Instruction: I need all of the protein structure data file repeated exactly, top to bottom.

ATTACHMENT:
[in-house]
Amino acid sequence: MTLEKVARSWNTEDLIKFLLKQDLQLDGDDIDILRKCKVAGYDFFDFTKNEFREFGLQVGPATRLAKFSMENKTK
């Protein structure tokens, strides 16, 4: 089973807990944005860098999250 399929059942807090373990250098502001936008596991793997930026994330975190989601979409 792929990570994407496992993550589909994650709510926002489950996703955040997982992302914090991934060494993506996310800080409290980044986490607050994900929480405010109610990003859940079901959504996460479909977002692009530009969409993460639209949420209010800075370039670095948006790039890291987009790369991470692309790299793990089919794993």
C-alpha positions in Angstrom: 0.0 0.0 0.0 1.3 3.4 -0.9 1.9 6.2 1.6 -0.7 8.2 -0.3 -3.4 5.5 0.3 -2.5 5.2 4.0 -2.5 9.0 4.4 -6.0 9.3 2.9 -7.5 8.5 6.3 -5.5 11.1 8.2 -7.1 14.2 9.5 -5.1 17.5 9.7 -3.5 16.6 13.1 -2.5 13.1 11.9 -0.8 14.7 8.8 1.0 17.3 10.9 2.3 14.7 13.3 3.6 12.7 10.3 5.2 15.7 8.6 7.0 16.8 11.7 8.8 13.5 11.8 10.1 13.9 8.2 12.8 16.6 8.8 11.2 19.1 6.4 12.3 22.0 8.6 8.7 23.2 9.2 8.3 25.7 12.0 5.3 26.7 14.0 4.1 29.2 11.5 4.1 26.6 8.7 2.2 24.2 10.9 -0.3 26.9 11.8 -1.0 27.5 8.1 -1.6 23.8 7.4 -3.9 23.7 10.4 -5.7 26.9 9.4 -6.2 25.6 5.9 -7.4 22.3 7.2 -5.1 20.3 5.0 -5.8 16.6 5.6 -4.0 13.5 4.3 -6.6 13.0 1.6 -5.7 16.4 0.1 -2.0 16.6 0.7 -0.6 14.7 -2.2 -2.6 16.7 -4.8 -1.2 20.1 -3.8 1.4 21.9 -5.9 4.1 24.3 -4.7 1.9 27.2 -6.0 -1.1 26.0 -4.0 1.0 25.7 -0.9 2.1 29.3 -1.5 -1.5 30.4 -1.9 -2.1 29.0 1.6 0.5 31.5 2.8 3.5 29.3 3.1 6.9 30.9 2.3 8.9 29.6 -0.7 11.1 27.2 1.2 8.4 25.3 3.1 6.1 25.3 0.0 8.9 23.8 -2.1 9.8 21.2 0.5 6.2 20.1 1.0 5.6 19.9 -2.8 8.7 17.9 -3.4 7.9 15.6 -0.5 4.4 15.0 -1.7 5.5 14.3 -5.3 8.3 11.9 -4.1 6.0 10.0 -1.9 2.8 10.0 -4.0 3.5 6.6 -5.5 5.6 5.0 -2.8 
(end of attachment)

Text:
[in-house]
Amino acid sequence: MTLEKVARSWNTEDLIKFLLKQDLQLDGDDIDILRKCKVAGYDFFDFTKNEFREFGLQVGPATRLAKFSMENKTK
């Protein structure tokens, strides 16, 4: 089973807990944005860098999250 399929059942807090373990250098502001936008596991793997930026994330975190989601979409 792929990570994407496992993550589909994650709510926002489950996703955040997982992302914090991934060494993506996310800080409290980044986490607050994900929480405010109610990003859940079901959504996460479909977002692009530009969409993460639209949420209010800075370039670095948006790039890291987009790369991470692309790299793990089919794993």
C-alpha positions in Angstrom: 0.0 0.0 0.0 1.3 3.4 -0.9 1.9 6.2 1.6 -0.7 8.2 -0.3 -3.4 5.5 0.3 -2.5 5.2 4.0 -2.5 9.0 4.4 -6.0 9.3 2.9 -7.5 8.5 6.3 -5.5 11.1 8.2 -7.1 14.2 9.5 -5.1 17.5 9.7 -3.5 16.6 13.1 -2.5 13.1 11.9 -0.8 14.7 8.8 1.0 17.3 10.9 2.3 14.7 13.3 3.6 12.7 10.3 5.2 15.7 8.6 7.0 16.8 11.7 8.8 13.5 11.8 10.1 13.9 8.2 12.8 16.6 8.8 11.2 19.1 6.4 12.3 22.0 8.6 8.7 23.2 9.2 8.3 25.7 12.0 5.3 26.7 14.0 4.1 29.2 11.5 4.1 26.6 8.7 2.2 24.2 10.9 -0.3 26.9 11.8 -1.0 27.5 8.1 -1.6 23.8 7.4 -3.9 23.7 10.4 -5.7 26.9 9.4 -6.2 25.6 5.9 -7.4 22.3 7.2 -5.1 20.3 5.0 -5.8 16.6 5.6 -4.0 13.5 4.3 -6.6 13.0 1.6 -5.7 16.4 0.1 -2.0 16.6 0.7 -0.6 14.7 -2.2 -2.6 16.7 -4.8 -1.2 20.1 -3.8 1.4 21.9 -5.9 4.1 24.3 -4.7 1.9 27.2 -6.0 -1.1 26.0 -4.0 1.0 25.7 -0.9 2.1 29.3 -1.5 -1.5 30.4 -1.9 -2.1 29.0 1.6 0.5 31.5 2.8 3.5 29.3 3.1 6.9 30.9 2.3 8.9 29.6 -0.7 11.1 27.2 1.2 8.4 25.3 3.1 6.1 25.3 0.0 8.9 23.8 -2.1 9.8 21.2 0.5 6.2 20.1 1.0 5.6 19.9 -2.8 8.7 17.9 -3.4 7.9 15.6 -0.5 4.4 15.0 -1.7 5.5 14.3 -5.3 8.3 11.9 -4.1 6.0 10.0 -1.9 2.8 10.0 -4.0 3.5 6.6 -5.5 5.6 5.0 -2.8 